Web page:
Baby Boomers Health Degrades With Age At More Alarming Rate Than Any Other Generation

By Rachel Morris | Wednesday, 22 June 2022 05:15
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There's some discouraging news for baby boomers.

According to a new study, Americans born from 1948 to 1965 are more prone than the generations that preceded them to have several health problems as they age..

Furthermore, many develop two or more health conditions up to 20 years sooner than people from other generations.

Baby boomers, up until recently the largest generation group in U.S. history, have always been a force to reckon with because of their sheer numbers. They have transformed every market they enter, beginning with the diaper industry when they were born and then public schools, so it makes sense that boomers are further upending what aging looks like.

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For the study, researchers examined data on Americans aged 51 and older who took part in a biennial study sponsored by the U.S. National Institute on Aging.

Generational timelines often differ. Though this study classified people, based on the generation they were born into, like the: Greatest generation (born 1923 or earlier); early children of the Depression (1924 to 1930); late children of the Depression (1931 to 1941); war babies (1942 to 1947); early boomers (1948 to 1953); mid boomers (1954 to 1959); and late baby boomers (born 1960 to 1965). The researchers looked at nine chronic conditions: heart disease; high blood pressure; stroke; diabetes; arthritis; lung disease; cancer (except skin cancer); depression symptoms; and trouble with memory and thinking skills.

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Among adults with many chronic health issues, arthritis and high blood pressure were the most common for all generations.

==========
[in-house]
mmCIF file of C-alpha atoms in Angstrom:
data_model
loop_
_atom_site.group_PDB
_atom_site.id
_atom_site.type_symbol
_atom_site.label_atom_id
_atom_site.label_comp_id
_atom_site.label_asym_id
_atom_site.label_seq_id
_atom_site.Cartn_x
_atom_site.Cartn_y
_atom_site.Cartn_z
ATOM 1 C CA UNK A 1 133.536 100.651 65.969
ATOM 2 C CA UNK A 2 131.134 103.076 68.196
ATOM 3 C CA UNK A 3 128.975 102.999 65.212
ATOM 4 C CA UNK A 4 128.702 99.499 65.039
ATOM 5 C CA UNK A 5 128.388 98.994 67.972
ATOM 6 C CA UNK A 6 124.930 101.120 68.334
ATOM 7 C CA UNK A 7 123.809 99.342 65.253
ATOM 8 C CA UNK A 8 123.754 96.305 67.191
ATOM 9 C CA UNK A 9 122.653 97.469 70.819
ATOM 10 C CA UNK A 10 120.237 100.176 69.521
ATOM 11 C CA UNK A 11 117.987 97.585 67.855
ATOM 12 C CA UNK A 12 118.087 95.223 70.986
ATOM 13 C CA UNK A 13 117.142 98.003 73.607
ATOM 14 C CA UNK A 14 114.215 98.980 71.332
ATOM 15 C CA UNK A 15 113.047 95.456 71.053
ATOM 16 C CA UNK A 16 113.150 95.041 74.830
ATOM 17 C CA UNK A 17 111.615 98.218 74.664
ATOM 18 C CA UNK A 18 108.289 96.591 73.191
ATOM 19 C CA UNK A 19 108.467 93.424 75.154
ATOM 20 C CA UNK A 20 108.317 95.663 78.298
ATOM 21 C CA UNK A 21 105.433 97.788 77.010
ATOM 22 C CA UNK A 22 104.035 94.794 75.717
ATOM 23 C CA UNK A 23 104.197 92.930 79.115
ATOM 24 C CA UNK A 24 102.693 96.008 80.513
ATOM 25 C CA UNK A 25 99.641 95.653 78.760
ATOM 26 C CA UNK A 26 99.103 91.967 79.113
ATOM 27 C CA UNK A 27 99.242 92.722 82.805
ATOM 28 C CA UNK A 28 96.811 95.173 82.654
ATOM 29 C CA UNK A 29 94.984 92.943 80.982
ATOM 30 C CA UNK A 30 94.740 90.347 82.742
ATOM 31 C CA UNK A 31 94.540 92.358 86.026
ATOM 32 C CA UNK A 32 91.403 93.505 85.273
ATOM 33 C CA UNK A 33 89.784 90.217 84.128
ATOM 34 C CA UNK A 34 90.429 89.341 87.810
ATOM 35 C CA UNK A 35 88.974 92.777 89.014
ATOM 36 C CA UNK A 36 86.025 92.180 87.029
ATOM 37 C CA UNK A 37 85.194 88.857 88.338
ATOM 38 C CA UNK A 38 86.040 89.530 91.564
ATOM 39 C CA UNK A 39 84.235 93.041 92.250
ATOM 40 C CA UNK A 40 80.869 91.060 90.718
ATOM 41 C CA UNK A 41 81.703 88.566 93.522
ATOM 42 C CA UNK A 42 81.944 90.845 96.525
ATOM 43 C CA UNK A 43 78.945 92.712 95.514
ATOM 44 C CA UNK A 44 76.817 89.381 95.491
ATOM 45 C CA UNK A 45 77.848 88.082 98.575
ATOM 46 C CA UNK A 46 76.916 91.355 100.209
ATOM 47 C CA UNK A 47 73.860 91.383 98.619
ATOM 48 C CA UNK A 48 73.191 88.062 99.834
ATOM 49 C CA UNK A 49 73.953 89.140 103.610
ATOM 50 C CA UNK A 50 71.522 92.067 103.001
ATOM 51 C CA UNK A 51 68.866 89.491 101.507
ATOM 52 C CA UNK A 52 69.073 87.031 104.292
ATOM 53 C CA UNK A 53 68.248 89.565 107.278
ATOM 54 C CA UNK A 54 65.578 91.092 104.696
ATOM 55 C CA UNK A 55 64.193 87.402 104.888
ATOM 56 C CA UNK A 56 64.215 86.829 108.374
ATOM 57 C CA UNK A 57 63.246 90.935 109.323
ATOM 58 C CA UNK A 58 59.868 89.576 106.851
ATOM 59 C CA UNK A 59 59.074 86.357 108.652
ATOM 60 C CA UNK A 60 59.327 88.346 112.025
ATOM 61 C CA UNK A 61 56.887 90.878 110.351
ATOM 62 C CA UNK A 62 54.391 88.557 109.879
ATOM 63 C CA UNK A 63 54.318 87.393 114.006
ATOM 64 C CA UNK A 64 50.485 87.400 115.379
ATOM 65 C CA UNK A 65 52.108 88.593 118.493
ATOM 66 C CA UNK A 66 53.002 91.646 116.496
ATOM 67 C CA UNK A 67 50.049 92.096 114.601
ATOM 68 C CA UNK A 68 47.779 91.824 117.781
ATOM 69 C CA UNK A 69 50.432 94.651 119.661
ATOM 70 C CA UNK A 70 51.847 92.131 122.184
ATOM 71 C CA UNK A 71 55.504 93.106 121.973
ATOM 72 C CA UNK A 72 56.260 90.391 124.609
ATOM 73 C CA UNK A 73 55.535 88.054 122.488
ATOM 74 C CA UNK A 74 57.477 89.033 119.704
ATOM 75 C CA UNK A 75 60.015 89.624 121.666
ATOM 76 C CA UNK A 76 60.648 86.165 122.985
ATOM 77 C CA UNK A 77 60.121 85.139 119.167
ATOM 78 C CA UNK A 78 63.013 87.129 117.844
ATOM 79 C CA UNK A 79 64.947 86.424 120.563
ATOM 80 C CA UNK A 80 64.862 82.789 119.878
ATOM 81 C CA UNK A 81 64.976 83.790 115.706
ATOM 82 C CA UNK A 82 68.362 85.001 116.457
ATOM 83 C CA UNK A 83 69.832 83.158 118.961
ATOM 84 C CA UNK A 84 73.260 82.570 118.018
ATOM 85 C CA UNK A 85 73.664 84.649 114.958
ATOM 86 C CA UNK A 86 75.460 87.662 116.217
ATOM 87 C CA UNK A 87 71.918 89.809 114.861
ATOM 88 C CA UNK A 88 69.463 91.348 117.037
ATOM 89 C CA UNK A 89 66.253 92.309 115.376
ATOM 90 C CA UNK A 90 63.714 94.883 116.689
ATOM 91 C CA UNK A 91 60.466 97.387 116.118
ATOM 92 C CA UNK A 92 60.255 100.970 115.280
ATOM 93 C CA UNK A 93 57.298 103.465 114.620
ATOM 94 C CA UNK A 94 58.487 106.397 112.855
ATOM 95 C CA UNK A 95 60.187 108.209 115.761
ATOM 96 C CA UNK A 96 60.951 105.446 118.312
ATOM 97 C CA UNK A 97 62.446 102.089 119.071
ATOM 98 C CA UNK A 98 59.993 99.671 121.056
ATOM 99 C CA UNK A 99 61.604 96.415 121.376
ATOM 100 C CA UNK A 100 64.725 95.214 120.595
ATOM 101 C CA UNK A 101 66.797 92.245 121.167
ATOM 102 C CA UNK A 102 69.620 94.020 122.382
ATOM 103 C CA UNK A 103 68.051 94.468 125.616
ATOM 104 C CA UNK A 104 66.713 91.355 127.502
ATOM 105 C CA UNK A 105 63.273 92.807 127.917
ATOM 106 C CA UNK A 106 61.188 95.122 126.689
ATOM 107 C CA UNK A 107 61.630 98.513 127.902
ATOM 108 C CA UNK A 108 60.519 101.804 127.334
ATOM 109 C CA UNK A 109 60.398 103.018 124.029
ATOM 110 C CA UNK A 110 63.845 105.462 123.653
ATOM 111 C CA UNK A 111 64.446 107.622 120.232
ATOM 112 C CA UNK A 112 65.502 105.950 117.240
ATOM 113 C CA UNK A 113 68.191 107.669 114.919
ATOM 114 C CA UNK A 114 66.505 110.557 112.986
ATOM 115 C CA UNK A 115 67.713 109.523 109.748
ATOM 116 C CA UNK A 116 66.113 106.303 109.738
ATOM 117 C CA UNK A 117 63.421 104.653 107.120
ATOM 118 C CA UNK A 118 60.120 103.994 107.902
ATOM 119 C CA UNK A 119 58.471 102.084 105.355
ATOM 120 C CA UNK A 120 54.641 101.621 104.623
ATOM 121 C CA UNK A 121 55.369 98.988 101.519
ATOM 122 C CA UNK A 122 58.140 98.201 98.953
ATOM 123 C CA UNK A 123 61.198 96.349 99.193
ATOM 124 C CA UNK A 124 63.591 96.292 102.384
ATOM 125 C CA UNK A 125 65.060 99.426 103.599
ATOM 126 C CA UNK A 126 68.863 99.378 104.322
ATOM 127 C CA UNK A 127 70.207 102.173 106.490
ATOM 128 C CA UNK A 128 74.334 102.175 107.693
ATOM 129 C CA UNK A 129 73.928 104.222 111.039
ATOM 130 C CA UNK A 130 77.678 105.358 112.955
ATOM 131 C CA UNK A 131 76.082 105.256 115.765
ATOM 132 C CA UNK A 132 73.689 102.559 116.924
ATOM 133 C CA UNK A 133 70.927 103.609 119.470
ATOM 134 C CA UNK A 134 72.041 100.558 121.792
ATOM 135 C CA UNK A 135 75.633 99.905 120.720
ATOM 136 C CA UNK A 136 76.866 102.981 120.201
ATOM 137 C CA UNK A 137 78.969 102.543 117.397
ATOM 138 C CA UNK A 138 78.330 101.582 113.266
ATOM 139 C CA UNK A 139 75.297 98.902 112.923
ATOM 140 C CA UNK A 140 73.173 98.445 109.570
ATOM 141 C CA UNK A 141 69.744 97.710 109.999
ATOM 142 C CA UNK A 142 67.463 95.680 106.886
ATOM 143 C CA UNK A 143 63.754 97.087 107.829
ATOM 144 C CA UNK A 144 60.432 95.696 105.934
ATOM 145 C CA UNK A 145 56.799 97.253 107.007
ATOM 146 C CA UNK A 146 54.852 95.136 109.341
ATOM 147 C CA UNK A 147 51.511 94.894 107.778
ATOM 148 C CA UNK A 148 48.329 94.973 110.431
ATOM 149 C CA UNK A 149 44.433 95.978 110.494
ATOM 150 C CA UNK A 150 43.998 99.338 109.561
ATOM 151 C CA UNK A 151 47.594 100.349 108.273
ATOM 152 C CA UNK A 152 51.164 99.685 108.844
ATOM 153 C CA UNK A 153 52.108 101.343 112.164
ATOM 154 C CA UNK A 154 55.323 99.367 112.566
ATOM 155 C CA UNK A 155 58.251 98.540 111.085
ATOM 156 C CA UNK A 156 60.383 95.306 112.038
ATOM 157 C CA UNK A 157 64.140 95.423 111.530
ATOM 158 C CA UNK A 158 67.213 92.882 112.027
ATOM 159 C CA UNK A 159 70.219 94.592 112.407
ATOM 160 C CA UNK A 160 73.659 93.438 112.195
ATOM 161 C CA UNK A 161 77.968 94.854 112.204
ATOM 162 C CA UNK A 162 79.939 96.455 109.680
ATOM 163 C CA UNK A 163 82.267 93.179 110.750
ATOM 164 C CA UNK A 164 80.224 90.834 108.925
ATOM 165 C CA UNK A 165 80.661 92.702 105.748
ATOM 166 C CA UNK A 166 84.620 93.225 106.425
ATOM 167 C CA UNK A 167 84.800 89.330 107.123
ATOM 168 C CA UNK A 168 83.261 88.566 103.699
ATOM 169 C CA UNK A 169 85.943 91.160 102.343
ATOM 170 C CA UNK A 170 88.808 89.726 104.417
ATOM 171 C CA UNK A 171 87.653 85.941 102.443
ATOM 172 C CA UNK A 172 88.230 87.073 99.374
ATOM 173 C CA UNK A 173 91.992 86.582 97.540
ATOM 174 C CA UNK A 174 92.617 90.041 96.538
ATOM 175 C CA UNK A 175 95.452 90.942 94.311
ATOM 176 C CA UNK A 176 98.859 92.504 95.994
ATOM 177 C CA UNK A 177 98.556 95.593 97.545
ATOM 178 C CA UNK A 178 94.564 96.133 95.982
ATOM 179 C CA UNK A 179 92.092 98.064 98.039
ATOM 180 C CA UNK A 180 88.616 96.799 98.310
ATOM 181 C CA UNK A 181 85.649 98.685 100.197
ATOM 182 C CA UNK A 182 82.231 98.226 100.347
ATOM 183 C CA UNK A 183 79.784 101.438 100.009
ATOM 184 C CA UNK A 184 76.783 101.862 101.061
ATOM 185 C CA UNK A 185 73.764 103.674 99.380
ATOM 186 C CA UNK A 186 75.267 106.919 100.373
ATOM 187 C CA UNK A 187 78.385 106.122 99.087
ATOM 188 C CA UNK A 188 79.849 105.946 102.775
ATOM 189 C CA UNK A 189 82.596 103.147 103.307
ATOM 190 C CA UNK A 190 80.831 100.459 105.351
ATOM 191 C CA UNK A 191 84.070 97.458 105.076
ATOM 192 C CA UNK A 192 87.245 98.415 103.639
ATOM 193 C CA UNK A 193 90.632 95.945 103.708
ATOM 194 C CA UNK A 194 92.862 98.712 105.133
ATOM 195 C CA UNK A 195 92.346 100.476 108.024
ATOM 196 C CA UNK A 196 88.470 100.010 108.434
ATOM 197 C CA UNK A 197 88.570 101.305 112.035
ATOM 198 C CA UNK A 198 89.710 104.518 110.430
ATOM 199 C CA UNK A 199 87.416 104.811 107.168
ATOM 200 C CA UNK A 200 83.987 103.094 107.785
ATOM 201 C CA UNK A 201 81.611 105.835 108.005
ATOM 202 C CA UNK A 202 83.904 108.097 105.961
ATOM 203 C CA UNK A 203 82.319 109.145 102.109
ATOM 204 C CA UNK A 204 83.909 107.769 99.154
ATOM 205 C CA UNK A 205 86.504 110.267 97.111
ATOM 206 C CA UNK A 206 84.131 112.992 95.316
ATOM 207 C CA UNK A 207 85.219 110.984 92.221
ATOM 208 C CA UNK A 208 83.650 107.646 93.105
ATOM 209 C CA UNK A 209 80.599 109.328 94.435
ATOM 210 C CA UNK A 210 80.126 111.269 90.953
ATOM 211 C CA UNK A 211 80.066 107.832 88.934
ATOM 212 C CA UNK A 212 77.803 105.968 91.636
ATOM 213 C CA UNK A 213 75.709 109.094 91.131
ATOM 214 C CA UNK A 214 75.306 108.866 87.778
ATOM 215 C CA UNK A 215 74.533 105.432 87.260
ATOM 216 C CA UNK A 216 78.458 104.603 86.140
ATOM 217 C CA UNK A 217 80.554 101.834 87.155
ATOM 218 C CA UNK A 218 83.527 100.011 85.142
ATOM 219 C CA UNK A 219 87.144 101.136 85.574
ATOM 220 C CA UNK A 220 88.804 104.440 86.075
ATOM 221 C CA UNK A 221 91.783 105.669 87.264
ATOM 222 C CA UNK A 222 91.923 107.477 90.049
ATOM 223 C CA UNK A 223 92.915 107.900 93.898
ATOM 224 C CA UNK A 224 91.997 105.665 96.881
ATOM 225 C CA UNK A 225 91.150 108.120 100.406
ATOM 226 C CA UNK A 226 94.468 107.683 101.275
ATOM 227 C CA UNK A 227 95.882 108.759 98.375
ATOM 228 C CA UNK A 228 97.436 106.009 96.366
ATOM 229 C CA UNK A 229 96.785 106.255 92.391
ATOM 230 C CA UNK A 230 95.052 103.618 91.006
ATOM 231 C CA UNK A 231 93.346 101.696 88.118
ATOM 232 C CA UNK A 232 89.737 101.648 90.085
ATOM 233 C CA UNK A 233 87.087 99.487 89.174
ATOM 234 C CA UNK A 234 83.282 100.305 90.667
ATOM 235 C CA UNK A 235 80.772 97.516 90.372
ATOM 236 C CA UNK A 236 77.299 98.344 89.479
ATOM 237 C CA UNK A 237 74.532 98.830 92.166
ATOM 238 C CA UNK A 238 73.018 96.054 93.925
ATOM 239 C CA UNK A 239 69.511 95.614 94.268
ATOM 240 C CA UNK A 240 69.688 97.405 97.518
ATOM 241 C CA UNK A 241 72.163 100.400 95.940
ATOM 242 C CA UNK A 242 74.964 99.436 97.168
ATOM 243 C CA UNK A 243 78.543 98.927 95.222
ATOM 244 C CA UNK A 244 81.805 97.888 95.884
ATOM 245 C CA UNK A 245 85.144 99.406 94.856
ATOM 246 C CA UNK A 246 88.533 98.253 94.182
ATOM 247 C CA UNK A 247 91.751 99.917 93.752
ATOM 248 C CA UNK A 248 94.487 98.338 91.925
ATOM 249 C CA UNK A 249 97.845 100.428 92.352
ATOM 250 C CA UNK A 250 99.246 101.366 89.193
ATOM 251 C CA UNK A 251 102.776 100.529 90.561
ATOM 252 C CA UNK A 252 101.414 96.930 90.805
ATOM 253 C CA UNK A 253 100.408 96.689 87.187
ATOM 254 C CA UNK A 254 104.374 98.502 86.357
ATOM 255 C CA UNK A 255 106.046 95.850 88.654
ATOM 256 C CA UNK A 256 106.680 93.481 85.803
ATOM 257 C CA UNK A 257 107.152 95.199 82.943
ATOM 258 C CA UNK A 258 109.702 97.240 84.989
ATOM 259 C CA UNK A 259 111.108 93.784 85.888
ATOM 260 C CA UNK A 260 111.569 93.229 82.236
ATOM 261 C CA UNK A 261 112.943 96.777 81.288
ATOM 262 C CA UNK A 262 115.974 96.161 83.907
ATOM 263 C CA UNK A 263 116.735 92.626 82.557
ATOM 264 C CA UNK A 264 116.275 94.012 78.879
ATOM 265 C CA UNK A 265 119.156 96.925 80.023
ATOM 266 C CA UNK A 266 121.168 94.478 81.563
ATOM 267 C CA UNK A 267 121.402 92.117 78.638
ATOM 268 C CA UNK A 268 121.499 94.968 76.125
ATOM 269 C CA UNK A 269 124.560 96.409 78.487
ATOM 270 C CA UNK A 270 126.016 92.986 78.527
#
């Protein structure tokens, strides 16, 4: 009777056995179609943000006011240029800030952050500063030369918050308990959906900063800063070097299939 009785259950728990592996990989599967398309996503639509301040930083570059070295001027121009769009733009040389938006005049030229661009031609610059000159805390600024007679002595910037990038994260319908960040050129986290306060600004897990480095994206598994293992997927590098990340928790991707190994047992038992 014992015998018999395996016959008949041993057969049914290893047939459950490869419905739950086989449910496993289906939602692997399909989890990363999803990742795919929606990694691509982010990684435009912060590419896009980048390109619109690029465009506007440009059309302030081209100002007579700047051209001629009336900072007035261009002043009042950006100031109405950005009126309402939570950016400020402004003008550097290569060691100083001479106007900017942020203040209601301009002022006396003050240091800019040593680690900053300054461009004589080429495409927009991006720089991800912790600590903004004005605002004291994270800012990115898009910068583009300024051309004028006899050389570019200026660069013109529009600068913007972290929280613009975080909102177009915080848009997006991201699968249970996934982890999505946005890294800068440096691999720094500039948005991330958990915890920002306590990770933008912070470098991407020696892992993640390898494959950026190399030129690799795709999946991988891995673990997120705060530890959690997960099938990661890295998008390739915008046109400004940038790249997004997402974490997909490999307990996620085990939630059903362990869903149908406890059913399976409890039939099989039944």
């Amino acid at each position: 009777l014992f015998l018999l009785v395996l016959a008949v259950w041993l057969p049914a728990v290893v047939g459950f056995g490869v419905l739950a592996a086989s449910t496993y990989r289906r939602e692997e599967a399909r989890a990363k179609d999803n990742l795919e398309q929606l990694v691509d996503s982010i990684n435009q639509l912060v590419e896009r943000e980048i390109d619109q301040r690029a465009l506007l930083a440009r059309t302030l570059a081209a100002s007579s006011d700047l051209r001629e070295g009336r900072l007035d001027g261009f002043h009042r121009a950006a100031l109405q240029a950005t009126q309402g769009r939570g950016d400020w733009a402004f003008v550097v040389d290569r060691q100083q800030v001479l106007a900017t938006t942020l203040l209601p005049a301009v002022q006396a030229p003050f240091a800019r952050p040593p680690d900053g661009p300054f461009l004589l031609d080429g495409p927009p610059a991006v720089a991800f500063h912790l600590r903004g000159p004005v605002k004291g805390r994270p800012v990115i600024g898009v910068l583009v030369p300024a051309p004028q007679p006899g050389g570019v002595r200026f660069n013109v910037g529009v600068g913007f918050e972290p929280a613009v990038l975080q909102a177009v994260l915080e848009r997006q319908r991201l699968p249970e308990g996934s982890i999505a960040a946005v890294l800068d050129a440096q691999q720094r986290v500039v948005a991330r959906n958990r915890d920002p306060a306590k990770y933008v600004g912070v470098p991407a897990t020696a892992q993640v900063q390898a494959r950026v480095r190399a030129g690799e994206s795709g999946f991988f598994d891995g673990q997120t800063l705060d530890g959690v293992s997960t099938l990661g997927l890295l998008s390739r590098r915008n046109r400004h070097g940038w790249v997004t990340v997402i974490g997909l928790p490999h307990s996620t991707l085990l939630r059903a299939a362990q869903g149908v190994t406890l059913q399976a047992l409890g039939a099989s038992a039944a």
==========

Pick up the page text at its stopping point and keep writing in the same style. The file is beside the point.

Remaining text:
Yet higher rates of depression and diabetes drove the surge in chronic conditions seen in boomers, the investigators discovered.

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Notably, sociodemographic factors further seemed to affect the risk of multimorbidity among all generations. Instances include race and ethnicity, whether the person was born in the U.S., childhood socioeconomic situations, and childhood health.

The most common conditions seen in adults with multimorbidity (across all generations) were arthritis and hypertension. Furthermore, some collected evidence proposes both high depressive symptoms and diabetes contributed to the observed generational multimorbidity risk differences.

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Study authors explain there are many potential explanations for these findings.

“Later-born generations have had access to more advanced modern medicine for a greater period of their lives, therefore we may expect them to enjoy better health than those born to prior generations,” concludes Nicholas Bishop, assistant professor at Texas State University. “Though this is partially true, advanced medical treatments may enable individuals to live with multiple chronic conditions that once would have proven fatal, potentially increasing the likelihood that any one person experiences multimorbidity.”

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Study author Steven Haas said the research was designed to spot trends, not to understand what's driving them.

Though, Haas went on, a confluence of factors is likely involved, including increasing rates of obesity as well as social factors, such as income inequality and reduced upward mobility.

"There have been improvements in treating some chronic diseases over the past few decades, which allows people to live longer with disease and as a result leads to higher population-level rates of disease," announced Haas, an associate professor of sociology and demography at Pennsylvania State University in University Park.

Haas further stated that technology is helping doctors diagnose some conditions earlier than ever, which further leads to higher numbers. The discoveries were published recently in The Journals of Gerontology: Social Sciences.

The trends portend an increased strain not just on the well-being of older Americans, but further on government and private health insurance systems.

Dr. Catherine Sarkisian, a geriatrician and professor at the University of California, Los Angeles, announced the study underscores the value of leading a healthy lifestyle, no matter your generation.

"We should all be exercising every day, and this includes aerobic activity and strength training to help prevent falls, improve mobility, and [boost] metabolism," stated Sarkisian, who reviewed the findings.

It's further important to maintain normal body weight, as obesity is a risk for many chronic health conditions, she went on. "We have dramatically increased the percentage of our population that is obese, and along with this there is an increased burden of diabetes and other diseases," Sarkisian announced.

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